THE MEMORY COAT

Through the experiences of two children, Rachel and her orphaned cousin Grisha, readers learn why Russian-Jewish families fled to America for refuge at the turn of the century, the arduous 14-day journey they faced on the ocean, and the critical physical inspections that occurred at Ellis Island that could determine their futures. For Rachel’s family, their moment of peril comes when Grisha, whose eye has been scratched, is marked for deportation with chalk on the back of the ragged jacket that was sewn by his mother. Rachel quickly thinks to turn his jacket inside out and he is examined again, by a kinder doctor, and is allowed to stay with the family. Dooling’s dramatic oil paintings reflect the fears and hopes of not only Rachel’s family, but of all immigrants who arrived at Ellis Island hoping for freedom from religious persecution and for more prosperous futures. Woodruff (The Orphan of Ellis Island, 1997, etc.) includes information about on her inspiration for this book, the atrocities of life in Russia, and the history of Ellis Island since its opening in 1892. (Picture book. 7-10)

Pub Date: March 1, 1999

ISBN: 0-590-67717-9

Page Count: 32

Publisher: Scholastic

Review Posted Online: May 20, 2010

Kirkus Reviews Issue: Jan. 1, 1999

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KEVIN AND HIS DAD

There is something profoundly elemental going on in Smalls’s book: the capturing of a moment of unmediated joy. It’s not melodramatic, but just a Saturday in which an African-American father and son immerse themselves in each other’s company when the woman of the house is away. Putting first things first, they tidy up the house, with an unheralded sense of purpose motivating their actions: “Then we clean, clean, clean the windows,/wipe, wipe, wash them right./My dad shines in the windows’ light.” When their work is done, they head for the park for some batting practice, then to the movies where the boy gets to choose between films. After a snack, they work their way homeward, racing each other, doing a dance step or two, then “Dad takes my hand and slows down./I understand, and we slow down./It’s a long, long walk./We have a quiet talk and smile.” Smalls treats the material without pretense, leaving it guileless and thus accessible to readers. Hays’s artwork is wistful and idyllic, just as this day is for one small boy. (Picture book. 5-8)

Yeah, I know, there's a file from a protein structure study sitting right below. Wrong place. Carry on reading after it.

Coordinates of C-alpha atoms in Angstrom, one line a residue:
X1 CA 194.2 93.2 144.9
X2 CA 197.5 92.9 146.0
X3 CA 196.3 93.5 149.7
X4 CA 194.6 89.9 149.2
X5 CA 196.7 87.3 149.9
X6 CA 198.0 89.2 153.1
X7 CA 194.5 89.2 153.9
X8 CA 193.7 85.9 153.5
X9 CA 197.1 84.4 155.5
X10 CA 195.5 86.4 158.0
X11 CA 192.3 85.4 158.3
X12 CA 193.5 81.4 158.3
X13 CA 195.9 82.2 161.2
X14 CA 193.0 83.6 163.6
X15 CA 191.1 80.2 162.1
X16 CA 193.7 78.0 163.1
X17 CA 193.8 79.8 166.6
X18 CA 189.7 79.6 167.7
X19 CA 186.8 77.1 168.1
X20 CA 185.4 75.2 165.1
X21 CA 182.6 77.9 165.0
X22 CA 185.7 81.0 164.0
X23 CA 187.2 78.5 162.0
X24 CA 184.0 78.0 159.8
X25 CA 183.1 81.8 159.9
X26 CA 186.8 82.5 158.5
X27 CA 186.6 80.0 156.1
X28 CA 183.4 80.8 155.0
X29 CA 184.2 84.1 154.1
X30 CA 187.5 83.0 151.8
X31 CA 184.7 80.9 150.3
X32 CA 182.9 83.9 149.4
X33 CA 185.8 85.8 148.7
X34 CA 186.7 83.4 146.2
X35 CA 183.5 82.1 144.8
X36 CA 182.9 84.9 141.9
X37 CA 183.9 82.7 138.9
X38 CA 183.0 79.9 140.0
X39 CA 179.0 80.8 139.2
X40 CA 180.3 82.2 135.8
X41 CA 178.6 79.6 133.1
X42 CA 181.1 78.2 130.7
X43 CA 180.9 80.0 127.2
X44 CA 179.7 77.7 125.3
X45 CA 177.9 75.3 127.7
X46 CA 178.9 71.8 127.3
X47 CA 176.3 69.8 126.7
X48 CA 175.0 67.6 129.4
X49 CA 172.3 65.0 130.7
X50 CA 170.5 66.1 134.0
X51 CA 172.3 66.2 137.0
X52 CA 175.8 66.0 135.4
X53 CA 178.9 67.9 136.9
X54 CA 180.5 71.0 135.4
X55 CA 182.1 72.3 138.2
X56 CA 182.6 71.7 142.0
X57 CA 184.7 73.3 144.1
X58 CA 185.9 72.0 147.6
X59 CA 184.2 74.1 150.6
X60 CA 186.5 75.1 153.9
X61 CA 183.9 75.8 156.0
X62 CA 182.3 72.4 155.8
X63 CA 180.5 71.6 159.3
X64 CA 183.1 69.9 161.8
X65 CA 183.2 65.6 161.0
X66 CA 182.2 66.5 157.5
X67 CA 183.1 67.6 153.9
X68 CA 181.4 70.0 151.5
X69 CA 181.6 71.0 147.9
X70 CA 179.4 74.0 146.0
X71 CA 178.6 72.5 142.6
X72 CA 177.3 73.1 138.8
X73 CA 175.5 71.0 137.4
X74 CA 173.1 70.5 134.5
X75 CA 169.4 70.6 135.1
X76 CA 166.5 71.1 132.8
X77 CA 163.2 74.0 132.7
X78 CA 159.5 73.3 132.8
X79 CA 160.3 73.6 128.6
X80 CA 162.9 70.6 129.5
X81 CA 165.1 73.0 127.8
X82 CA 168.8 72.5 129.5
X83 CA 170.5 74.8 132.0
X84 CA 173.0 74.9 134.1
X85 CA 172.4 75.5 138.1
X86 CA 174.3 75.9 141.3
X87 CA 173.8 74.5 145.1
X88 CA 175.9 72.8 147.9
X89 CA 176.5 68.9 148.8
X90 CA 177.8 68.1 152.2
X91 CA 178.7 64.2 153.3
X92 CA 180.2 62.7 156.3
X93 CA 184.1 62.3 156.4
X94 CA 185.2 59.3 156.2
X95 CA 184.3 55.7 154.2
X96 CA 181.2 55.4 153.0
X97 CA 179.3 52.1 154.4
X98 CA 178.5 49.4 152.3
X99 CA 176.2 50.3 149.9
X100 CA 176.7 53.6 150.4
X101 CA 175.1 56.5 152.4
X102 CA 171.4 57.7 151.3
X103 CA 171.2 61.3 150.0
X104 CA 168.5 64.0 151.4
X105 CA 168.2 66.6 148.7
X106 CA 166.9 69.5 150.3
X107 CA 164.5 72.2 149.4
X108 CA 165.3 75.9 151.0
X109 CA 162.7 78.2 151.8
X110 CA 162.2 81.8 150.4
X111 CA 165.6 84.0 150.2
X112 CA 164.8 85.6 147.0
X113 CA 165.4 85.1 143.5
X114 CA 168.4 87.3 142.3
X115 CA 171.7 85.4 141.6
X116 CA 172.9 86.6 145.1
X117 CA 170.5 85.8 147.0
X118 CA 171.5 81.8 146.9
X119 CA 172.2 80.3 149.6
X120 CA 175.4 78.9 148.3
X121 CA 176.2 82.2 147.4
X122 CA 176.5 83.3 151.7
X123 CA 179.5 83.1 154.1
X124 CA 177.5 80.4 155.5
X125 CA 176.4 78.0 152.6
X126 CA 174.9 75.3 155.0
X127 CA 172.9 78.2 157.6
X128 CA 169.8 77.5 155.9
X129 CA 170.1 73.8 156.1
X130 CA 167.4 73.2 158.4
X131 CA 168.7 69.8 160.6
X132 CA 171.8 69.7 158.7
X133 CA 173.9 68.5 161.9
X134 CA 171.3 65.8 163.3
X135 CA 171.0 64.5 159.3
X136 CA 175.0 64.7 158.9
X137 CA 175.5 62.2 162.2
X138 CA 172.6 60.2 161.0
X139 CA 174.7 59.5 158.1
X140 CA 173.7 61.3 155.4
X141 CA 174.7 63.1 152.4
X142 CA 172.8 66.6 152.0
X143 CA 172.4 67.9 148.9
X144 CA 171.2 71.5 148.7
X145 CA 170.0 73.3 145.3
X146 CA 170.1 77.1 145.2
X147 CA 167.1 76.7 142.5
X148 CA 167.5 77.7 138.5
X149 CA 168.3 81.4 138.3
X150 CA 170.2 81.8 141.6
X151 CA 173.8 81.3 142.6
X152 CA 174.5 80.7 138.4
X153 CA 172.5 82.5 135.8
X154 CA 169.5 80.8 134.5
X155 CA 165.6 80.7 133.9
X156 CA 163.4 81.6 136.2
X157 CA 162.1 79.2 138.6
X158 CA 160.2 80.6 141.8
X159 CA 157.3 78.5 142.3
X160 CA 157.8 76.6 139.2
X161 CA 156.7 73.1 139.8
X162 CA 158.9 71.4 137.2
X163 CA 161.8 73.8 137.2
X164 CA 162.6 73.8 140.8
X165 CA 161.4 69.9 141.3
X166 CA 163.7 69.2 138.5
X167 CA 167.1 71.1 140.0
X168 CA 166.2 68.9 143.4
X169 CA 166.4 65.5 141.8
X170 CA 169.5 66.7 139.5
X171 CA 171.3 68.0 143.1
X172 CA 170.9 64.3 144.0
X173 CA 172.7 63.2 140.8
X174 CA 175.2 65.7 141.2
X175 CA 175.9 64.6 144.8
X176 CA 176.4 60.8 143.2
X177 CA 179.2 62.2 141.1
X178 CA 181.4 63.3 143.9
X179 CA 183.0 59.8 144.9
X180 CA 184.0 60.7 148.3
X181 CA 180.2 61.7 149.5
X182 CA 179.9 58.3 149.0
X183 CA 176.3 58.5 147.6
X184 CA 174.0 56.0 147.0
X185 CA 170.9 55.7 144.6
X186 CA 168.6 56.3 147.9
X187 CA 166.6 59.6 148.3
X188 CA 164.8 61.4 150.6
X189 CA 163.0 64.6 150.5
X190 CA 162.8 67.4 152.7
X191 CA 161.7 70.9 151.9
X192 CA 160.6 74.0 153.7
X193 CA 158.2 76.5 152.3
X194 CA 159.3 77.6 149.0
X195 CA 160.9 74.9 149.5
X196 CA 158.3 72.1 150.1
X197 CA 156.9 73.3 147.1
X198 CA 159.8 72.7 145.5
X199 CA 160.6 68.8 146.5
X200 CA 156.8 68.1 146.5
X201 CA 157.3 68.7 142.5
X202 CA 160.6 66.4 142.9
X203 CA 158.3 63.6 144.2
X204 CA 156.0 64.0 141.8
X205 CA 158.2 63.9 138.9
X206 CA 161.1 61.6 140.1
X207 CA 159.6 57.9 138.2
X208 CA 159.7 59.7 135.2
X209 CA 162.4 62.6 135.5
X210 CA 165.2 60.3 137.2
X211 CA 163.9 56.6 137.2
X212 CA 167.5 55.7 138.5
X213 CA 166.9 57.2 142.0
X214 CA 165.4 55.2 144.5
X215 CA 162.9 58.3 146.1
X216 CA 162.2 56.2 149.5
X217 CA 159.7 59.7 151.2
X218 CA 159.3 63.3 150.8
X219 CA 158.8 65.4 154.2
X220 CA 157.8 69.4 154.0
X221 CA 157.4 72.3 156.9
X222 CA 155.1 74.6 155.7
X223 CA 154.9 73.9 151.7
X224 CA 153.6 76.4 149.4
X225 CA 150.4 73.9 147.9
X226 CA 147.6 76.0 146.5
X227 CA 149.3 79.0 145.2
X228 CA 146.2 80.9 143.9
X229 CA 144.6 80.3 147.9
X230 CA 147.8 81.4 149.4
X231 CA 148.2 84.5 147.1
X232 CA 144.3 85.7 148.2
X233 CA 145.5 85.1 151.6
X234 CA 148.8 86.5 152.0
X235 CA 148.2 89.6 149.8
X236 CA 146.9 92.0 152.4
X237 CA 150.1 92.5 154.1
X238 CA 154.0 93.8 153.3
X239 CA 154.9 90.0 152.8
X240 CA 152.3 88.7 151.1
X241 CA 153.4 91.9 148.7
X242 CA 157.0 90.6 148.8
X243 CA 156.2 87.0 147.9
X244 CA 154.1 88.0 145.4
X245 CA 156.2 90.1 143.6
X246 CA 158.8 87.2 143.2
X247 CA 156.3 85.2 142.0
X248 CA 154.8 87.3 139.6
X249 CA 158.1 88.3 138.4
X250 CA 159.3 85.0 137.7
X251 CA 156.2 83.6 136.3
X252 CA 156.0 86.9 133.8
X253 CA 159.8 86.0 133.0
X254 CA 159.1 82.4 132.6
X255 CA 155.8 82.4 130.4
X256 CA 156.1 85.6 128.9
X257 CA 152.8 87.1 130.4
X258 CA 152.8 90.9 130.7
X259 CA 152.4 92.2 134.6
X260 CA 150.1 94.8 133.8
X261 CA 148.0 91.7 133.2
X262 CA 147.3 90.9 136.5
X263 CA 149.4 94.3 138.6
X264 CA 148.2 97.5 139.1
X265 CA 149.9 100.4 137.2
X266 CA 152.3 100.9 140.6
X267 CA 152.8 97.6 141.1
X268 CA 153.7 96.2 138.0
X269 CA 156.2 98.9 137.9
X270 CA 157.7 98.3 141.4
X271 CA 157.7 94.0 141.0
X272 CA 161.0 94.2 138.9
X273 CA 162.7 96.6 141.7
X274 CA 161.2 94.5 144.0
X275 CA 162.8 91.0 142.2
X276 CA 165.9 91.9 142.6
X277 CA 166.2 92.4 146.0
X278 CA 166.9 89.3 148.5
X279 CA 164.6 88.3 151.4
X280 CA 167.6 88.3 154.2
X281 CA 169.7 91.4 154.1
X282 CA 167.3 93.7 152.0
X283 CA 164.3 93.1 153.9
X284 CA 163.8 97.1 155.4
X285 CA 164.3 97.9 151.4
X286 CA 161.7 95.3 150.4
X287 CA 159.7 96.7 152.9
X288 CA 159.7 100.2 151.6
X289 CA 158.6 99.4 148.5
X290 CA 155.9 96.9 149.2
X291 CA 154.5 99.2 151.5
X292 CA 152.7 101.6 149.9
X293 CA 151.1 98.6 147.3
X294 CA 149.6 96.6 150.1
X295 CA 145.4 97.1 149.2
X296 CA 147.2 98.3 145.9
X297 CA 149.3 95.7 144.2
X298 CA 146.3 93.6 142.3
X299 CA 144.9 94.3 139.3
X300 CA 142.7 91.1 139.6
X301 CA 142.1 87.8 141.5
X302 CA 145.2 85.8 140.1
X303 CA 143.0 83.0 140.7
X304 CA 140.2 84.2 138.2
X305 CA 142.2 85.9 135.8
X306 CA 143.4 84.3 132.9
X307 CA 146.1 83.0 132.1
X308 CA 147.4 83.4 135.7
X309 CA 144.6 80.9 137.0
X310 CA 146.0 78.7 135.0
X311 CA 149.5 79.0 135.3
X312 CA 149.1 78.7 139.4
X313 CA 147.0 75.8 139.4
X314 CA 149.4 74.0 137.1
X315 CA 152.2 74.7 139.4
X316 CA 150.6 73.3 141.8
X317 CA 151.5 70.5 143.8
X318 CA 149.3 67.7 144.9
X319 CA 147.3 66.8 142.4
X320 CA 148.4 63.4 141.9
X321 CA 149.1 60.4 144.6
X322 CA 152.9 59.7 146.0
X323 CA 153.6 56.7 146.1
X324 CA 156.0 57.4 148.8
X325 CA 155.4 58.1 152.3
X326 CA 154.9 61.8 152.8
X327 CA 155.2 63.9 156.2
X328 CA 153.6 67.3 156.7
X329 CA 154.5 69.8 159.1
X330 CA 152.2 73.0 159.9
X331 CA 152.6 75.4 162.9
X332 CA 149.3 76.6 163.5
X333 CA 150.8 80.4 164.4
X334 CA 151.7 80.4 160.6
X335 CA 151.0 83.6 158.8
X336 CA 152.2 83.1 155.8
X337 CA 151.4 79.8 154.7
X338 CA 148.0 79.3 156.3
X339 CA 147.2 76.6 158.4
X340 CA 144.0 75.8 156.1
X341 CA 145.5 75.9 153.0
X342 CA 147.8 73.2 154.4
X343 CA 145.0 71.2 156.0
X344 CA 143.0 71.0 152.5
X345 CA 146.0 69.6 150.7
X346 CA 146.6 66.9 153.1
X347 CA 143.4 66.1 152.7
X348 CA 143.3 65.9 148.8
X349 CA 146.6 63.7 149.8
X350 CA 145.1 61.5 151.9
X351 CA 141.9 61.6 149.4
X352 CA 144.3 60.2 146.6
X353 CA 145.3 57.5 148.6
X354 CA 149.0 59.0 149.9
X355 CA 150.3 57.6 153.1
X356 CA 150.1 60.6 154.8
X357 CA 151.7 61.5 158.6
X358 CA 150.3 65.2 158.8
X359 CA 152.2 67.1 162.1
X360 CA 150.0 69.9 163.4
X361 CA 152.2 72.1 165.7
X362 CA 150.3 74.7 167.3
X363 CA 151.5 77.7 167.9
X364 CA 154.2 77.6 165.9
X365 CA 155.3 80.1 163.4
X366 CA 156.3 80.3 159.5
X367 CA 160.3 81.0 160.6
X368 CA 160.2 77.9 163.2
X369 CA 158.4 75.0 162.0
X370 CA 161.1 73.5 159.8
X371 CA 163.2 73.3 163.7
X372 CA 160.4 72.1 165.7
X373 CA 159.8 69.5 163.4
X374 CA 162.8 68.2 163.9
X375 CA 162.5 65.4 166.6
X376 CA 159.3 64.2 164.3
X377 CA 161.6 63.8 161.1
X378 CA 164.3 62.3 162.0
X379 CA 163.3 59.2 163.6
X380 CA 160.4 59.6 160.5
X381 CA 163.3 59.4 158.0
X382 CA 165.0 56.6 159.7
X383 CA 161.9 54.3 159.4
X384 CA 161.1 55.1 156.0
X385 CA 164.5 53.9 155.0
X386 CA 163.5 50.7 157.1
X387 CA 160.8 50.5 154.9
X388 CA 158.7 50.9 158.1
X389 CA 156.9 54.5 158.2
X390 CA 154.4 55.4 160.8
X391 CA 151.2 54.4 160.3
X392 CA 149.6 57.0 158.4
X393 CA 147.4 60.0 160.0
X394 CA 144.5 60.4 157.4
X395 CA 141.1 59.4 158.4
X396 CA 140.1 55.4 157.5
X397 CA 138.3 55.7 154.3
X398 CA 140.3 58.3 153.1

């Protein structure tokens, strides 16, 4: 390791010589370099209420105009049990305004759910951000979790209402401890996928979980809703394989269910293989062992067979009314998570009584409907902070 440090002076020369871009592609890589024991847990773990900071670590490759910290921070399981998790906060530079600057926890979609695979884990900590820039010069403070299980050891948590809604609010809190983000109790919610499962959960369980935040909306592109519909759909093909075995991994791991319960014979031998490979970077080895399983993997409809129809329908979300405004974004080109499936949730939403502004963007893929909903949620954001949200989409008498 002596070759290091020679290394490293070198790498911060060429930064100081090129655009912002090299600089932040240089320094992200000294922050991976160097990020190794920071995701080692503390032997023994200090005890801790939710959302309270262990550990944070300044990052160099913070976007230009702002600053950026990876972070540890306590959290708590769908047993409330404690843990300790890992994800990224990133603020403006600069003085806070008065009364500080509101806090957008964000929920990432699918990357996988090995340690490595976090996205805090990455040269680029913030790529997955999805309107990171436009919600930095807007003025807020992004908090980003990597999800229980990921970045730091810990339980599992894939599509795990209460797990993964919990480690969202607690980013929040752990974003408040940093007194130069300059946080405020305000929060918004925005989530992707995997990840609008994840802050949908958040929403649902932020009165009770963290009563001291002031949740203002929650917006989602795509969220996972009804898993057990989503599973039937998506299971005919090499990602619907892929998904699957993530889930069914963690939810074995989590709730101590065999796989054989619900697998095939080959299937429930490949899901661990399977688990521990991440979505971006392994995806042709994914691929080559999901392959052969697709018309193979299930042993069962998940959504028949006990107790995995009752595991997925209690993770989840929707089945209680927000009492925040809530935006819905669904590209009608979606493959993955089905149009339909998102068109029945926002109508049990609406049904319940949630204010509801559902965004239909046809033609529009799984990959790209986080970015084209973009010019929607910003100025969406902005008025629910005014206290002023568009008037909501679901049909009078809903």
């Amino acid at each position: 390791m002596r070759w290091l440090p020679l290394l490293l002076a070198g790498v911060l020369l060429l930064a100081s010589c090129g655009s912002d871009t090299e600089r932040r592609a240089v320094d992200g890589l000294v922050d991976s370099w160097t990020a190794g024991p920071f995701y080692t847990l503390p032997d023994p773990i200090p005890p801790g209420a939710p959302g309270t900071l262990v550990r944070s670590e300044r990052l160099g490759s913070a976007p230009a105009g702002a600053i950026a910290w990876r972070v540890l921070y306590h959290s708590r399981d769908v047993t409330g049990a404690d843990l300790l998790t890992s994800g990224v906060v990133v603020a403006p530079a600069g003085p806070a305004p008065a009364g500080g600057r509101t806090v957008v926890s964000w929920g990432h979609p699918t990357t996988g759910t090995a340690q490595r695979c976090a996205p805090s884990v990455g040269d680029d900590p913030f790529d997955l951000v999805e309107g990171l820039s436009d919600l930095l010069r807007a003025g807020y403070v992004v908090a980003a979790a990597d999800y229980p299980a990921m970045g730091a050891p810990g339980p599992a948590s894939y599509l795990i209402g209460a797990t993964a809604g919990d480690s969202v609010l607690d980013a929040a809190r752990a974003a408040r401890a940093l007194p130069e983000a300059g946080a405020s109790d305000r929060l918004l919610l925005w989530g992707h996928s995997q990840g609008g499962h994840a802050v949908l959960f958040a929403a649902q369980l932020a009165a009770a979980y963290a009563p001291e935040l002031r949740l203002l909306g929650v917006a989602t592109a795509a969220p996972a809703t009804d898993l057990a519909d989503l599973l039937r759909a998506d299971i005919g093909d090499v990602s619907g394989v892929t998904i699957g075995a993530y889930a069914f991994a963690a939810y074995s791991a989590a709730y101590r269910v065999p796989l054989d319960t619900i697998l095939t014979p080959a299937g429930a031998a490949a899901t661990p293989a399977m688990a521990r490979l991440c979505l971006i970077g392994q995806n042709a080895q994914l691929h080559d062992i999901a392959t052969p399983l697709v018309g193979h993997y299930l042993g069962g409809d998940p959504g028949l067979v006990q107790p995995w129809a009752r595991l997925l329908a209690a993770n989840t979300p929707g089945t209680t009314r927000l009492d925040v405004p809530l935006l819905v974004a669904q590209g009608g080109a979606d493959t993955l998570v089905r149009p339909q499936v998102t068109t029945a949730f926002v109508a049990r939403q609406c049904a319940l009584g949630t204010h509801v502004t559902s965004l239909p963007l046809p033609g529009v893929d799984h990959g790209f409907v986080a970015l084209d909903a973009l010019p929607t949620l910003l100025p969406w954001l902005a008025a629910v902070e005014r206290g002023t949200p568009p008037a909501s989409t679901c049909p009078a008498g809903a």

Pub Date: April 1, 1999

ISBN: 0-316-79899-1

Page Count: 32

Publisher: Little, Brown

Review Posted Online: May 20, 2010

Kirkus Reviews Issue: April 1, 1999

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ME AND MY FAMILY TREE

PLB 0-517-70967-8 Me And My Family Tree (32 pp.; $13.00; PLB $14.99; May; 0-517-70966-X; PLB 0-517-70967-8): For children who are naturally curious about the people who care for them (most make inquiries into family relationships at an early age), Sweeney explains, with the assistance of a young narrator, the concept of a family tree. Photographs become understandable once the young girl learns the relationships among family members; she wonders what her own family tree will look like when she marries and has children. A larger message comes at the end of this story: not only does she have a family tree, but so does everyone in the world. Cable’s drawings clearly define the process of creating a family tree; she provides a blank tree so children can start on their own geneaology.(Picture book. 5-7)

Pub Date: May 1, 1999

ISBN: 0-517-70966-X

Page Count: 32

Publisher: Crown

Review Posted Online: May 20, 2010

Kirkus Reviews Issue: May 15, 1999

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